Something about the exterior of Capitol Hill’s Anchovies & Olives just hadn’t been doing it for me, and I’m convinced that’s why it took me so long to get to the fourth in Ethan Stowell’s growing restaurant empire. Once inside, though, I was hooked. We got there early last Friday night and snagged seats at the bar. That’s often my preferred location, maybe because then I have easy access to a great resource for info about the place (in this case fantastic bartender Gavin), or maybe because fellow diners always seem to be more chatty at the bar — and usually don’t mind when I ask them what they’re eating.
At Anchovies & Olives, sitting at the bar gave me a better view of this oversized basket weave they have going on two very large walls, wide horizontal strips contrasting with lighter vertical poles. And this seascape? Somehow it works. I also love the wood-framed squares of wire mesh that march across the ceiling of the entire space, cleverly hiding industrial bits and warming up the room at the same time. More warmth from candlelight and the single line of glowing globes at ceiling height that run the length of the room, making for a cozy interior from which to look out the sidewalk-height windows to the parade of people going by.
Anchovies & Olives bills itself as a seafood restaurant, and without question seafood was the star of the best dished we sampled. We started with the escolar crudo with pickled red onion, grapefruit and jalapeno. Escolar is also one of my very favorites at Stowell’s How to Cook a Wolf, and A&O’s version didn’t disappoint. The escolar was buttery and delicious, with the onion, grapefruit and pepper adding the right complement of bright flavor. Later in the evening I spied the escolar in a horizontal format (and looking more like what I’ve had at HTCAW) but I liked our carefully assembled stack.
Other standouts on Friday’s menu were the sea scallops with farro, artichoke, blood orange and basil. A repeat of citrus, which Stowell’s crew uses to great effect in several dishes. Perfectly cooked scallops, and farro with enough bite to sidestep the mushy texture I’ve seen accompany some other entrees around town.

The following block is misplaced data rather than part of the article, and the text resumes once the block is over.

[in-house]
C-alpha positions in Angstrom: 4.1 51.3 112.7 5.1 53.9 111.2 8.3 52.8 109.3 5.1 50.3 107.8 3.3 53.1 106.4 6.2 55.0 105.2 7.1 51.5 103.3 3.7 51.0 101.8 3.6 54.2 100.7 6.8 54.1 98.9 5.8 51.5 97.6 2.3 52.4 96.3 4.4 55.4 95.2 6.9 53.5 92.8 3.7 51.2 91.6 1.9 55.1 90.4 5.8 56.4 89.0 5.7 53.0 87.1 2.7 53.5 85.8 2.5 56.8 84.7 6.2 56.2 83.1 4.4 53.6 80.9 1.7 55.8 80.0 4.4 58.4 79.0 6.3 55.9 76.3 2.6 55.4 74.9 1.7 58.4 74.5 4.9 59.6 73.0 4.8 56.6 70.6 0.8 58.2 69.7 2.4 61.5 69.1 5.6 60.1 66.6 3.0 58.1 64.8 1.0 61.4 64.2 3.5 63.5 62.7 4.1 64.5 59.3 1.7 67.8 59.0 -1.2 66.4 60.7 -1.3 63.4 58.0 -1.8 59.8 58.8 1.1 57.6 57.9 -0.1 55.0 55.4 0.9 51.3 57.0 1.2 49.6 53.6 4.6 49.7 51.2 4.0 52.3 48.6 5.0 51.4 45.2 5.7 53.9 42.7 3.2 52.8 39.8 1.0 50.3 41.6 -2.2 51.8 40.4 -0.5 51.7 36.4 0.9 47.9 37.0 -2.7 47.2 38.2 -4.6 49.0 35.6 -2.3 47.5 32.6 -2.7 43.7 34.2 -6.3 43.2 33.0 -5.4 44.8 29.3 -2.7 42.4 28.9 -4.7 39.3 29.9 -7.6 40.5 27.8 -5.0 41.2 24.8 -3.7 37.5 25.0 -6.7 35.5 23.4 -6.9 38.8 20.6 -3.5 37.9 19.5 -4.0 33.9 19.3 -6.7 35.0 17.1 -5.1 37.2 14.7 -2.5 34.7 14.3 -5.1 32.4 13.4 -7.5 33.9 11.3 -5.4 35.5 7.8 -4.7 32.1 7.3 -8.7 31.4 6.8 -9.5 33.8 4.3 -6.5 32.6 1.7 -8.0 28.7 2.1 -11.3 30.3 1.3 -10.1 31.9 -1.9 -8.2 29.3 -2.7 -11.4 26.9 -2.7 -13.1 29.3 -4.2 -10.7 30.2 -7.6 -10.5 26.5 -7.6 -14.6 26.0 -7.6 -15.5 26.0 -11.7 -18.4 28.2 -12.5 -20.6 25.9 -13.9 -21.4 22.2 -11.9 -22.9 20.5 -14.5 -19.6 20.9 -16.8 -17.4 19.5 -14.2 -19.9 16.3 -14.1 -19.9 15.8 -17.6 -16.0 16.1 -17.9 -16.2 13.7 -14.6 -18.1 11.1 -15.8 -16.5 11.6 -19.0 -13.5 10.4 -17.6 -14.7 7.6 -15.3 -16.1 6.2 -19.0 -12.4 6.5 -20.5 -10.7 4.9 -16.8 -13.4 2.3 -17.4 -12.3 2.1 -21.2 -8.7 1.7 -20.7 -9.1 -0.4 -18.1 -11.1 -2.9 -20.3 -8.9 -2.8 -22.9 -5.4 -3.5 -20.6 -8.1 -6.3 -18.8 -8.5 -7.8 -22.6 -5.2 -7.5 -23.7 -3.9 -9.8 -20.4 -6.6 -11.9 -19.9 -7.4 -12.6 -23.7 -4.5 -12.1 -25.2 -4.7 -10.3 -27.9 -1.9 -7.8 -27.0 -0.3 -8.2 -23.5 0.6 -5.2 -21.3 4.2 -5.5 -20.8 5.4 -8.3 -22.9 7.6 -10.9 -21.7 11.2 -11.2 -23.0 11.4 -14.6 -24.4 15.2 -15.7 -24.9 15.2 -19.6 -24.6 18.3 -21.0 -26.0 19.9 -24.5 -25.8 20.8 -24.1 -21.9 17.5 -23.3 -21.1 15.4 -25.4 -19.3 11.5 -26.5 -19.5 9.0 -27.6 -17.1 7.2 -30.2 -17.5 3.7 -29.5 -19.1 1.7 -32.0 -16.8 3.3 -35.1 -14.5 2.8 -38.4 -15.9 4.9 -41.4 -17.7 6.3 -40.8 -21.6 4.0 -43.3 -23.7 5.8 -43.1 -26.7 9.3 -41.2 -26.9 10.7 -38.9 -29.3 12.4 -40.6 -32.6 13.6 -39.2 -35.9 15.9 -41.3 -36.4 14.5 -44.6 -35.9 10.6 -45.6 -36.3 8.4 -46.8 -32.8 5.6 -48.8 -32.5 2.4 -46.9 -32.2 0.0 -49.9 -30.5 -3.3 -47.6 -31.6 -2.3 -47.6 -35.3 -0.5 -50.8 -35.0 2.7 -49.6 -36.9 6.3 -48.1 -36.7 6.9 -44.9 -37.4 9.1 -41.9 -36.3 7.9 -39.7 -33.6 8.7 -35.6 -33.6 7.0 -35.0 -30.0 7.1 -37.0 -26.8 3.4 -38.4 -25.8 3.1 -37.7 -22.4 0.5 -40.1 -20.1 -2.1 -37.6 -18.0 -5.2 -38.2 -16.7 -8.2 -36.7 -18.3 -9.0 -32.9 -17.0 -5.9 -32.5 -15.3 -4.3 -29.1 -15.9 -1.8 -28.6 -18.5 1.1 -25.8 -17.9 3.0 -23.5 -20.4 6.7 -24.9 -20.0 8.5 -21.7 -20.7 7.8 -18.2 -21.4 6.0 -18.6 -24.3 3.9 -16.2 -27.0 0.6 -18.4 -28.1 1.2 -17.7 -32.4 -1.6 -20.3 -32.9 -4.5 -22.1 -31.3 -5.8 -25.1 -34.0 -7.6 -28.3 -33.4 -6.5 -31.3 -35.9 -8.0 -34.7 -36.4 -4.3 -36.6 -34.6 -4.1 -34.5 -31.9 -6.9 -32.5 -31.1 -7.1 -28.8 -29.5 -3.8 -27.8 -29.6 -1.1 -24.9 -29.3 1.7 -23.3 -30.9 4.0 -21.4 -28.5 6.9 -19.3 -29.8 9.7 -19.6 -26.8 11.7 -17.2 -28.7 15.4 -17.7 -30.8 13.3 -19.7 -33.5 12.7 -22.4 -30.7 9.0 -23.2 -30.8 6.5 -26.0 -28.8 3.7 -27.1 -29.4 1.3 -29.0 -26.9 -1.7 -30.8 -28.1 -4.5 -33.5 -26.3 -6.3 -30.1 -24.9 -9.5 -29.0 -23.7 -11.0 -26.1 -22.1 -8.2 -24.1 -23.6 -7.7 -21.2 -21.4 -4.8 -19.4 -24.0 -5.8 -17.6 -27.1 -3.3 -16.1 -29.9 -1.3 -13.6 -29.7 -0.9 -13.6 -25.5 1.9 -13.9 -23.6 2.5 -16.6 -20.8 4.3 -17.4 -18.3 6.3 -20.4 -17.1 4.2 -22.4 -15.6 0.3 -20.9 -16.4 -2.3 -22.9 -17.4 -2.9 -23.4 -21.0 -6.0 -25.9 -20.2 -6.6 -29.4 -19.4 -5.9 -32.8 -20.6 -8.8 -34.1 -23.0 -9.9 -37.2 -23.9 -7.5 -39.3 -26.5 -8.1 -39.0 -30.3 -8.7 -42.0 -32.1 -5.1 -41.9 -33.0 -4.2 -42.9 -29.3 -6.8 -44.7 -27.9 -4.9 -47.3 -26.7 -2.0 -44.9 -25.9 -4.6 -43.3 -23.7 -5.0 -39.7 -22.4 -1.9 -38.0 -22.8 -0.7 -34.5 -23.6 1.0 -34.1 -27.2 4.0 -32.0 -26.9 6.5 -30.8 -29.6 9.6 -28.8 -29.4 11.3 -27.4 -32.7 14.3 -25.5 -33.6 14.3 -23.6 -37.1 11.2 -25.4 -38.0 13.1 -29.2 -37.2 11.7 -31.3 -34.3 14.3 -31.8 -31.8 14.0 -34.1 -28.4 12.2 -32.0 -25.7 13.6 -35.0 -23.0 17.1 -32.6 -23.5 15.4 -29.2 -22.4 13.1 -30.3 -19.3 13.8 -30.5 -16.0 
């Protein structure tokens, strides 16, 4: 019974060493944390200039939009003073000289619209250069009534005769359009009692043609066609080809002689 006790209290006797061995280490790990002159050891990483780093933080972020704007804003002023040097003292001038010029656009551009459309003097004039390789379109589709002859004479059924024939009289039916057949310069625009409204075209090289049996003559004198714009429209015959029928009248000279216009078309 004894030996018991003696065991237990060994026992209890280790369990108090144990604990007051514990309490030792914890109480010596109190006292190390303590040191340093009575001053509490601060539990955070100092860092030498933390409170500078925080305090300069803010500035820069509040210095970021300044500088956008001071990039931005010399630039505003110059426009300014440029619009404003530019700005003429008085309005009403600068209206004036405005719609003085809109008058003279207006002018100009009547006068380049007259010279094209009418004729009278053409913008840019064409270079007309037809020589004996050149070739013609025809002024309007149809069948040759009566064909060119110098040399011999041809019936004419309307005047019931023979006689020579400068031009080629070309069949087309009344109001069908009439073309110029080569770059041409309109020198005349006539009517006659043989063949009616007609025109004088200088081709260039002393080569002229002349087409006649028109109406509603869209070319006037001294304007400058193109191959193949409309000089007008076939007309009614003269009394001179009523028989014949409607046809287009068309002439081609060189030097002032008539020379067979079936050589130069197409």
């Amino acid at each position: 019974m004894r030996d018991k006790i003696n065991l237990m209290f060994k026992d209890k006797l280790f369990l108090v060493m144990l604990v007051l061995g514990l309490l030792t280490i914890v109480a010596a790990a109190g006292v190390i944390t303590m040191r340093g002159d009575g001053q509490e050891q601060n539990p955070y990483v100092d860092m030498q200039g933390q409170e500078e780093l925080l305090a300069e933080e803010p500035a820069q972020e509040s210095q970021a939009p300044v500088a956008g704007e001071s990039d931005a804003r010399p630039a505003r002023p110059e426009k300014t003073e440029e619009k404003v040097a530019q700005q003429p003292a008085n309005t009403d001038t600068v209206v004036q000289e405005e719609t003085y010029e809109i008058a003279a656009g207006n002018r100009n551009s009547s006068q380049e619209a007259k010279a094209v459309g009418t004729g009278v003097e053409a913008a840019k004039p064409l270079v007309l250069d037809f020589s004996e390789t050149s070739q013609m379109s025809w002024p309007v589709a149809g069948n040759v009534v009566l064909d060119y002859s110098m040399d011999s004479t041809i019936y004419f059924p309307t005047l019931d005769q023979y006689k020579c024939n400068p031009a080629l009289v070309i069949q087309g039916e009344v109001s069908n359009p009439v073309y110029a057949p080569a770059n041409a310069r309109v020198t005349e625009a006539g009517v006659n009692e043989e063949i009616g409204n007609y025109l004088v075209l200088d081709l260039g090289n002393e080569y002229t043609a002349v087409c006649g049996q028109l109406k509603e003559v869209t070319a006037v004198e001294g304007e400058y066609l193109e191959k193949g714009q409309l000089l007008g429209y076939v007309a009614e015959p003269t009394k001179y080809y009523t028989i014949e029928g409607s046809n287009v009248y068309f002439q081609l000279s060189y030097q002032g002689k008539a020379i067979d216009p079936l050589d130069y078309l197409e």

I didn’t think that the pasta was as successful; the gnocci with Hen of the Woods mushrooms, swiss chard and a prosciutto broth didn’t have enough of a punch. The risotto, though dramatically black courtesy of the squid ink, was too soupy for me. Gavin tells me that’s the style that results from the addition of squid ink, and also notes that A&O used carnoli rather than aborio rice for this particular preparation. Hmm. And I wasn’t necessarily a fan of the soft cooked eggs, but maybe it’s just that I prefer my mackerel in sushi form rather than in smoked salad form atop eggs.
My favorite dish of the evening was the octopus with fried brussels sprouts, mint-cilantro pesto and walnut. The octopus was sliced relatively thinly, keeping each piece from being too terribly chewy. Its texture and cool temperature contrasted perfectly with the salty, crispy brussels leaves making for the perfect pairing.
I’ll be back to Anchovies & Olives without a doubt, likely taking advantage of happy hour with a bottle of Peroni in hand and a dozen oysters at $1 each on the way. Look for me at the bar…